After breaking down the computer-heavy categories first in Sound and Visual Effects, next on the list of Oscar categories to tackle are the three categories that involve work mostly done the old-fashioned way.
Best Achievement in Production Design
- “Anna Karenina” – Sarah Greenwood; Katie Spencer
- “The Hobbit: An Unexpected Journey” – Dan Hennah; Ra Vincent; Simon Bright
- “Les Misérables” – Eve Stewart; Anna Lynch-Robinson
- “Life of Pi” – David Gropman, Anna Pinnock
- “Lincoln” – Rick Carter; Jim Erickson
This year, Best Art Direction has be renamed Best Production Design, but what’s in a name? It won’t change much of how the Academy looks at it. Last year’s winner was “Hugo,” which took home most of the production/technical awards with five total.
If you look at past winners in Art Direction, The Academy has leaned on the fantastical, especially in the 21st Century. The last three winners were “Hugo,” “Alice in Wonderland” and “Hugo.” With that in mind, you might be more inclined to take Life of Pi or The Hobbit: An Unexpected Journey more seriously.
Going back to the “Lord of the Rings,” only “Return of the King” won the Oscar, suggesting it road the wave of recognition for that final film because quite frankly, the art direction was the same on all three films. As for “Pi,” the rich landscapes and the extent of the digital effects work has to make it a serious contender. Considering its 11 nominations, “Pi” could do as well as “Hugo” did last year but not win any major awards.
Lincoln is definitely the odd man out. No straightforward period film without a fantastical or artist bend has won this award in the last 20 years except “The Aviator” and Spielberg’s films have been ignored in this category except “Schindler’s List.”
Anna Karenina and Les Misérables are two intriguing choices as well. The set detail in “Les Mis” was extraordinary, but the same was the case with Tom Hooper’s “The King’s Speech,” which obviously lost to “Alice.” At the same time, this category has favored musicals when they are nominated, with “Moulin Rouge!” “Chicago” and “Sweeney Todd” all winning the award (“Dreamgirls” lost to “Pan’s Labyrinth,” understandably). Sarah Greenwood and Katie Spencer have now been nominated a third time for working with Joe Wright (“Pride and Prejudice,” “Atonement”), but never won. The entire film is set in a theater and it’s deserving of a win to be sure.
Prediction: Les Misérables
Best Achievement in Costume Design
- “Anna Karenina” – Jacqueline Durran
- “Les Misérables” – Paco Delgado
- “Lincoln” – Joanna Johnston
- “Mirror, Mirror” – Eiko Ishioka
- “Snow White and the Huntsman” – Colleen Atwood
Period films have dominated this category to an oft-humorous degree, with the exception being “Alice in Wonderland” two years ago. As such, we have three period films and two fantasy films among the nominees.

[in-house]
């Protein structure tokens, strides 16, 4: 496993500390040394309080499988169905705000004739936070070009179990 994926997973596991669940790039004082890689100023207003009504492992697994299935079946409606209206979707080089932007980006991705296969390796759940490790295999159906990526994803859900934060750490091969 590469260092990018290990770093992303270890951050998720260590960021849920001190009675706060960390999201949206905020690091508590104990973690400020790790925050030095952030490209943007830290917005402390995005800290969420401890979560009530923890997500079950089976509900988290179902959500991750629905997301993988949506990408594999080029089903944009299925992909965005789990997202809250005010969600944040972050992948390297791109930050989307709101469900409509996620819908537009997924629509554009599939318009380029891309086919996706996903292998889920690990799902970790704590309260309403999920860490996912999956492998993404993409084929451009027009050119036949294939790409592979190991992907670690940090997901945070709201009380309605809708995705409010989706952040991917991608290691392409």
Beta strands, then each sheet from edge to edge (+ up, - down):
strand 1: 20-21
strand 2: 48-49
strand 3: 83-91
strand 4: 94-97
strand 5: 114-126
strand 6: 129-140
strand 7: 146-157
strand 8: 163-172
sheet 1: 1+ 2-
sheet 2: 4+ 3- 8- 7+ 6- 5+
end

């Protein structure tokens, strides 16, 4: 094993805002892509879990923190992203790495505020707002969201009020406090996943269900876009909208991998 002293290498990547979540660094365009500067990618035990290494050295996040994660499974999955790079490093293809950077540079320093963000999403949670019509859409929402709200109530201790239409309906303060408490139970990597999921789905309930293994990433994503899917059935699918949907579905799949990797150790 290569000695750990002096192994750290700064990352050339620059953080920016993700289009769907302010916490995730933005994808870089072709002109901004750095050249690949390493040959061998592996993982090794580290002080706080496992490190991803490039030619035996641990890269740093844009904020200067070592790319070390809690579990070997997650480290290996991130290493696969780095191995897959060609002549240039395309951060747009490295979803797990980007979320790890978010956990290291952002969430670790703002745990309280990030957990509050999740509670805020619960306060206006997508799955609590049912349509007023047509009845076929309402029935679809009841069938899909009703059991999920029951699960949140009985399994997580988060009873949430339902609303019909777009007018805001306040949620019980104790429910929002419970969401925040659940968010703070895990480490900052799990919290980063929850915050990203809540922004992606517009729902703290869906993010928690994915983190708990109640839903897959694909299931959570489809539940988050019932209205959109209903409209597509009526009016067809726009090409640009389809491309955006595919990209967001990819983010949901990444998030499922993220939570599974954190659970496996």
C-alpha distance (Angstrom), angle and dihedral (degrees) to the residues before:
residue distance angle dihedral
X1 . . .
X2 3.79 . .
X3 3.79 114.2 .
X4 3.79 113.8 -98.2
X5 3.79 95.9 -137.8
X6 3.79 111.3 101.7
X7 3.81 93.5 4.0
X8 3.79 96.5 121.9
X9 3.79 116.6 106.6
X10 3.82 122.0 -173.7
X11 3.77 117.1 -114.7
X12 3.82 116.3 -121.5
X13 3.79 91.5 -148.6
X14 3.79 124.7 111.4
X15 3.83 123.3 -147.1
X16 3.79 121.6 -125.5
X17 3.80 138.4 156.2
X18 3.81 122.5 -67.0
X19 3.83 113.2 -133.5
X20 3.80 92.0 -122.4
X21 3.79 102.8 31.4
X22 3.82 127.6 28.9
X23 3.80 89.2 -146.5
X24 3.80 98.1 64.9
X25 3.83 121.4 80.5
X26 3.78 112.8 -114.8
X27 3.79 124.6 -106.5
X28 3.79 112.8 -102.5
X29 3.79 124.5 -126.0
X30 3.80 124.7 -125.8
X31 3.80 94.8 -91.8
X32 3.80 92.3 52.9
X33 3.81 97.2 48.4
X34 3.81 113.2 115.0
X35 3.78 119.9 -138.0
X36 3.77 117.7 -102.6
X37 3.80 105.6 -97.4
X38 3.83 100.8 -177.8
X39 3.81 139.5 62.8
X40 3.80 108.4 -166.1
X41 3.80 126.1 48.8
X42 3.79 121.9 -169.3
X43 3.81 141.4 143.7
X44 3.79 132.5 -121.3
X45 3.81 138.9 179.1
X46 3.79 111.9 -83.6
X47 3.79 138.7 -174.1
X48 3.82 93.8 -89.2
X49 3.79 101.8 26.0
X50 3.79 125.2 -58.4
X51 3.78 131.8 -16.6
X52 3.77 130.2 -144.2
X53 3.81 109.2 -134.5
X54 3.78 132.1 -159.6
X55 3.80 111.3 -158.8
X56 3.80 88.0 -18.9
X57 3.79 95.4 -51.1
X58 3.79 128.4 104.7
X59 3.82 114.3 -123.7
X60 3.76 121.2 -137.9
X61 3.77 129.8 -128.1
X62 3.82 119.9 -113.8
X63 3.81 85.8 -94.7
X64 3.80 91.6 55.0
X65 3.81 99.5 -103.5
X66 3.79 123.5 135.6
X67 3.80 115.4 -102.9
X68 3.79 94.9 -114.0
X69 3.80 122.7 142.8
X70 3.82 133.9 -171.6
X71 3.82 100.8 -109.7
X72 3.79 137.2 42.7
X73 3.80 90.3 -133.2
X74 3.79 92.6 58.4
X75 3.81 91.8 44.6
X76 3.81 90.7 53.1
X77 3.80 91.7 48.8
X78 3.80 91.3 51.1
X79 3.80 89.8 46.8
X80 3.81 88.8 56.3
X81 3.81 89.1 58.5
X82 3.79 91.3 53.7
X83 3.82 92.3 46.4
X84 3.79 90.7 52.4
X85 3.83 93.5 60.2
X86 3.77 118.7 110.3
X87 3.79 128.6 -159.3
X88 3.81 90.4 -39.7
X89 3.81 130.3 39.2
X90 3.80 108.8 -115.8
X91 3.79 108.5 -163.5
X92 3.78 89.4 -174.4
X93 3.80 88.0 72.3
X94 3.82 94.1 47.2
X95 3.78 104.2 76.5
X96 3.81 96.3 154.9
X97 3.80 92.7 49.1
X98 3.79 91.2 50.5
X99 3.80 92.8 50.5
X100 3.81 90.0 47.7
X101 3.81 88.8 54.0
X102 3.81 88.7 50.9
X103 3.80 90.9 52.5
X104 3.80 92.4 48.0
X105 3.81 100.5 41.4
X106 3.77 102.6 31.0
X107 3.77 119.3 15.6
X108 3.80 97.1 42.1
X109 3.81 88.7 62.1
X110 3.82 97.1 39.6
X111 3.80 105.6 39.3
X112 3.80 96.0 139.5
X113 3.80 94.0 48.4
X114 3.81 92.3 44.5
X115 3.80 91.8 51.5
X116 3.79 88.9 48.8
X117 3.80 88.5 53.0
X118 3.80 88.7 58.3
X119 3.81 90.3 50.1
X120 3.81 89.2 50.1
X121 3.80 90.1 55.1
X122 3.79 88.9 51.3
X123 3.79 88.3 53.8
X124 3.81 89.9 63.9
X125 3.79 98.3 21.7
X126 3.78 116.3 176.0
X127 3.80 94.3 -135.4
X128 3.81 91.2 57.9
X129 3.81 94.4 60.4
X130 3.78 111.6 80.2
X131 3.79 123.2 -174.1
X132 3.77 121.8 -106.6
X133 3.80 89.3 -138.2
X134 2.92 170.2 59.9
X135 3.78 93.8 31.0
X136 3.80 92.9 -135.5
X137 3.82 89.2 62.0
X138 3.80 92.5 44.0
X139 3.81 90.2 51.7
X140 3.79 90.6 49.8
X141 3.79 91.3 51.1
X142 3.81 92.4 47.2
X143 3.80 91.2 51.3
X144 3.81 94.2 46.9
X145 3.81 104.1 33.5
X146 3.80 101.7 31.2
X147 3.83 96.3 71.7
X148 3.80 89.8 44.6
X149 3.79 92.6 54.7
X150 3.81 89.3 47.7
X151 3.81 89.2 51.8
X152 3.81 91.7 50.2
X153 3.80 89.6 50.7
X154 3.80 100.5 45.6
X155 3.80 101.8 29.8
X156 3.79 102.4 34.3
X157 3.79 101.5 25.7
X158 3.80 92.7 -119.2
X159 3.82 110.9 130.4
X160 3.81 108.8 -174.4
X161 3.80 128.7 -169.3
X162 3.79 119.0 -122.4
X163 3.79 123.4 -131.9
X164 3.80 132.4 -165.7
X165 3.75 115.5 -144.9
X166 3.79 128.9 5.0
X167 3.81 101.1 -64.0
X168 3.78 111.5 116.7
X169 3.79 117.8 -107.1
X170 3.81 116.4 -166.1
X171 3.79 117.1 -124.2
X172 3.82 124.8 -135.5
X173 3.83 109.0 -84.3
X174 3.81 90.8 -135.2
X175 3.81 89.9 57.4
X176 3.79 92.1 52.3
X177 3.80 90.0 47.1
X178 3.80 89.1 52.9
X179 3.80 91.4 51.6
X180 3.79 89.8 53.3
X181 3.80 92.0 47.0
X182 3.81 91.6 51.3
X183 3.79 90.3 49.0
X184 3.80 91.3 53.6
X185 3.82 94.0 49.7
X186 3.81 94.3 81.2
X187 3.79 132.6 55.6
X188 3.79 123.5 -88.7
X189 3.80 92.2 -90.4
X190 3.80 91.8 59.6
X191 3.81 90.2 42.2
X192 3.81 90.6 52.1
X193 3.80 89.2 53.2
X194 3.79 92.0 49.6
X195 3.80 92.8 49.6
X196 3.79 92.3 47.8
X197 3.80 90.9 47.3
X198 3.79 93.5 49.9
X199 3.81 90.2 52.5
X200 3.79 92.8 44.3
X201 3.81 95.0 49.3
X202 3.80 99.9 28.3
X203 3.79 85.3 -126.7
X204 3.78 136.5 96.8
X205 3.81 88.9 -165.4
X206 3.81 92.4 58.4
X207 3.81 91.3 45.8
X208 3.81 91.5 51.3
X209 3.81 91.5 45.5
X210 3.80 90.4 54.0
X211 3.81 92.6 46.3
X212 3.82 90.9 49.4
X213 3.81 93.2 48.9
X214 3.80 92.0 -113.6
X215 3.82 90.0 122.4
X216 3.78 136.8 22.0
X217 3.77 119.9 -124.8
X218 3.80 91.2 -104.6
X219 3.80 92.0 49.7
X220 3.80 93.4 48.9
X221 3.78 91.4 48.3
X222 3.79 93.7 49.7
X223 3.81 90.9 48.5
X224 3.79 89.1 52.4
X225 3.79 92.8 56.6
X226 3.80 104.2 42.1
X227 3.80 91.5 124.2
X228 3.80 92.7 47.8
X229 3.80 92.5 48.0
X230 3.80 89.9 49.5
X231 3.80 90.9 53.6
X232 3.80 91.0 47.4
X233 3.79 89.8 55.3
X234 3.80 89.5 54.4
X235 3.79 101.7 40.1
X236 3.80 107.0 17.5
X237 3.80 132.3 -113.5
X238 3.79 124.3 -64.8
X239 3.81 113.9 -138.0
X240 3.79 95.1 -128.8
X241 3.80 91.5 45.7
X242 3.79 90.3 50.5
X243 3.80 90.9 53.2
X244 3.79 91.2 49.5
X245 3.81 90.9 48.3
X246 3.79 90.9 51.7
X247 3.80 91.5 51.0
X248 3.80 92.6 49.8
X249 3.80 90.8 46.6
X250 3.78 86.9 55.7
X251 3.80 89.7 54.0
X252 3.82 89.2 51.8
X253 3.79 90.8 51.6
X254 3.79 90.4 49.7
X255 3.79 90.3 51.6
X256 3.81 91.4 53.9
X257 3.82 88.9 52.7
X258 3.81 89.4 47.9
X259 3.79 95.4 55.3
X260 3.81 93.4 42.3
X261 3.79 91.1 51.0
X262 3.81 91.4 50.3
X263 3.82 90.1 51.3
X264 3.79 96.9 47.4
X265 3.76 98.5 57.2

You always have to take a Colleen Atwood nomination seriously, so no writing off Snow White and the Huntsman, and they were indeed good costumes. There’s also a story driving Eiko Ishioka’s nomination for Mirror, Mirror as the Oscar winner died last January.
All the other nominees are first-timers except Jacqueline Durran, who like her production designer counterparts, has yet to win despite nominations for other Joe Wright films. Anna Karenina is the lone fancy-shmancy period film on the list (perhaps I mean Victorian?), so that has to be a good sign, even though it’s not specifically about dead monarchs.
Les Misérables had good costumes as well, but Tom Hooper spend to much time focusing on the faces of his actors that they were rather unmemorable. I was much more impressed by Lincoln, but Johnston has never previously been nominated despite all her work on Spielberg films.
Gosh, this year is incredibly tough.
Prediction: Anna Karenina
Best Achievement in Makeup and Hairstyling
- “Hitchcock” – Howard Berger, Peter Montagna, Martin Samuel
- “The Hobbit: An Unexpected Journey” – Peter King, Rick Findlater, Tami Lane
- “Les Misérables” – Lisa Westcott, Julie Dartnell
The transformation of Anthony Hopkins into Alfred Hitchcock in Hitchcock definitely warrants the most attention in this also-renamed category which now includes hairstyling. But that in mind, you have to look even closer at The Hobbit: An Unexpected Journey for all the work it did with those funky dwarf beards.
Fantasy and aging of actors is always given the most attention in this category. Although Hugh Jackman was aged really well in Les Misérables, that film is on the outside looking in.
This is definitely “The Hobbit’s” best chance at an award, and “The Lord of the Rings” won twice in this category, but is Hopkins as Hitchcock enough to overtake it?
Prediction: The Hobbit: An Unexpected Journey